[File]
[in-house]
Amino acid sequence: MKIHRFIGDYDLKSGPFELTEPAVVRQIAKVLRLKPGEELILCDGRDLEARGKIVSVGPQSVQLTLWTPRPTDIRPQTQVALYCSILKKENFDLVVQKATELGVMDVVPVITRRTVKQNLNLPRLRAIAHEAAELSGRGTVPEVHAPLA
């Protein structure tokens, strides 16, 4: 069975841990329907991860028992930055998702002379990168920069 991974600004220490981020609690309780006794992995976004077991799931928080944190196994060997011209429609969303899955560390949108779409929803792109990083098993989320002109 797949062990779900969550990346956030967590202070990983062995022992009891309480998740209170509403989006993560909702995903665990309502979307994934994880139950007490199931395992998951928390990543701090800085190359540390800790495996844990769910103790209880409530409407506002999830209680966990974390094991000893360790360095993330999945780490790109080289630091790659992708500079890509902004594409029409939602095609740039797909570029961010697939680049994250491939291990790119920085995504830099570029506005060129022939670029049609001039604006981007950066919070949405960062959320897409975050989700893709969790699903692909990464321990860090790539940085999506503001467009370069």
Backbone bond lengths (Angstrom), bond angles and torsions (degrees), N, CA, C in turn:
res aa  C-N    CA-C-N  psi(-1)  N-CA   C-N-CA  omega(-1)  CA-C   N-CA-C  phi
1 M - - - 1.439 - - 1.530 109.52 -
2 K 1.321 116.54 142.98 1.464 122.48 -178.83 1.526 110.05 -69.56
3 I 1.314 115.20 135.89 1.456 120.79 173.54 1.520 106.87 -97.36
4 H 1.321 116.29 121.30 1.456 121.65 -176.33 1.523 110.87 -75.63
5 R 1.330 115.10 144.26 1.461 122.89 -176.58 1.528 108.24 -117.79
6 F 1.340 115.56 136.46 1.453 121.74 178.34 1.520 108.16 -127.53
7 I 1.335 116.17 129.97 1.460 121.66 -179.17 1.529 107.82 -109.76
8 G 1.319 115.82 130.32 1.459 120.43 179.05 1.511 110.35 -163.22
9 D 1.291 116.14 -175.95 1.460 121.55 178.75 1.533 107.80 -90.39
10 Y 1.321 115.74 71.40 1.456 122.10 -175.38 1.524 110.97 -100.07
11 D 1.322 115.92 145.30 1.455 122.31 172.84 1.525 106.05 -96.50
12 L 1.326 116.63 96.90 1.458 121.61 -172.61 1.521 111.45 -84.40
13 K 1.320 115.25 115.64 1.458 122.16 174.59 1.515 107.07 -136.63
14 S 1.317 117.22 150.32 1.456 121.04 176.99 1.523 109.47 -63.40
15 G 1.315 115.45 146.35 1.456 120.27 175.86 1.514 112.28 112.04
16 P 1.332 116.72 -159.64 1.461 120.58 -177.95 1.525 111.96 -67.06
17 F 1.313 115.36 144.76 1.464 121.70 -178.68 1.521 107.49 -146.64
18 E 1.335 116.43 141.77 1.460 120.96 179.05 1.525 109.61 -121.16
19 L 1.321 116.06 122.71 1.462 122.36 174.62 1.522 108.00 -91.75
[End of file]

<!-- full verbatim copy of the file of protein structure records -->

[in-house]
Amino acid sequence: MKIHRFIGDYDLKSGPFELTEPAVVRQIAKVLRLKPGEELILCDGRDLEARGKIVSVGPQSVQLTLWTPRPTDIRPQTQVALYCSILKKENFDLVVQKATELGVMDVVPVITRRTVKQNLNLPRLRAIAHEAAELSGRGTVPEVHAPLA
């Protein structure tokens, strides 16, 4: 069975841990329907991860028992930055998702002379990168920069 991974600004220490981020609690309780006794992995976004077991799931928080944190196994060997011209429609969303899955560390949108779409929803792109990083098993989320002109 797949062990779900969550990346956030967590202070990983062995022992009891309480998740209170509403989006993560909702995903665990309502979307994934994880139950007490199931395992998951928390990543701090800085190359540390800790495996844990769910103790209880409530409407506002999830209680966990974390094991000893360790360095993330999945780490790109080289630091790659992708500079890509902004594409029409939602095609740039797909570029961010697939680049994250491939291990790119920085995504830099570029506005060129022939670029049609001039604006981007950066919070949405960062959320897409975050989700893709969790699903692909990464321990860090790539940085999506503001467009370069």
Backbone bond lengths (Angstrom), bond angles and torsions (degrees), N, CA, C in turn:
res aa  C-N    CA-C-N  psi(-1)  N-CA   C-N-CA  omega(-1)  CA-C   N-CA-C  phi
1 M - - - 1.439 - - 1.530 109.52 -
2 K 1.321 116.54 142.98 1.464 122.48 -178.83 1.526 110.05 -69.56
3 I 1.314 115.20 135.89 1.456 120.79 173.54 1.520 106.87 -97.36
4 H 1.321 116.29 121.30 1.456 121.65 -176.33 1.523 110.87 -75.63
5 R 1.330 115.10 144.26 1.461 122.89 -176.58 1.528 108.24 -117.79
6 F 1.340 115.56 136.46 1.453 121.74 178.34 1.520 108.16 -127.53
7 I 1.335 116.17 129.97 1.460 121.66 -179.17 1.529 107.82 -109.76
8 G 1.319 115.82 130.32 1.459 120.43 179.05 1.511 110.35 -163.22
9 D 1.291 116.14 -175.95 1.460 121.55 178.75 1.533 107.80 -90.39
10 Y 1.321 115.74 71.40 1.456 122.10 -175.38 1.524 110.97 -100.07
11 D 1.322 115.92 145.30 1.455 122.31 172.84 1.525 106.05 -96.50
12 L 1.326 116.63 96.90 1.458 121.61 -172.61 1.521 111.45 -84.40
13 K 1.320 115.25 115.64 1.458 122.16 174.59 1.515 107.07 -136.63
14 S 1.317 117.22 150.32 1.456 121.04 176.99 1.523 109.47 -63.40
15 G 1.315 115.45 146.35 1.456 120.27 175.86 1.514 112.28 112.04
16 P 1.332 116.72 -159.64 1.461 120.58 -177.95 1.525 111.96 -67.06
17 F 1.313 115.36 144.76 1.464 121.70 -178.68 1.521 107.49 -146.64
18 E 1.335 116.43 141.77 1.460 120.96 179.05 1.525 109.61 -121.16
19 L 1.321 116.06 122.71 1.462 122.36 174.62 1.522 108.00 -91.75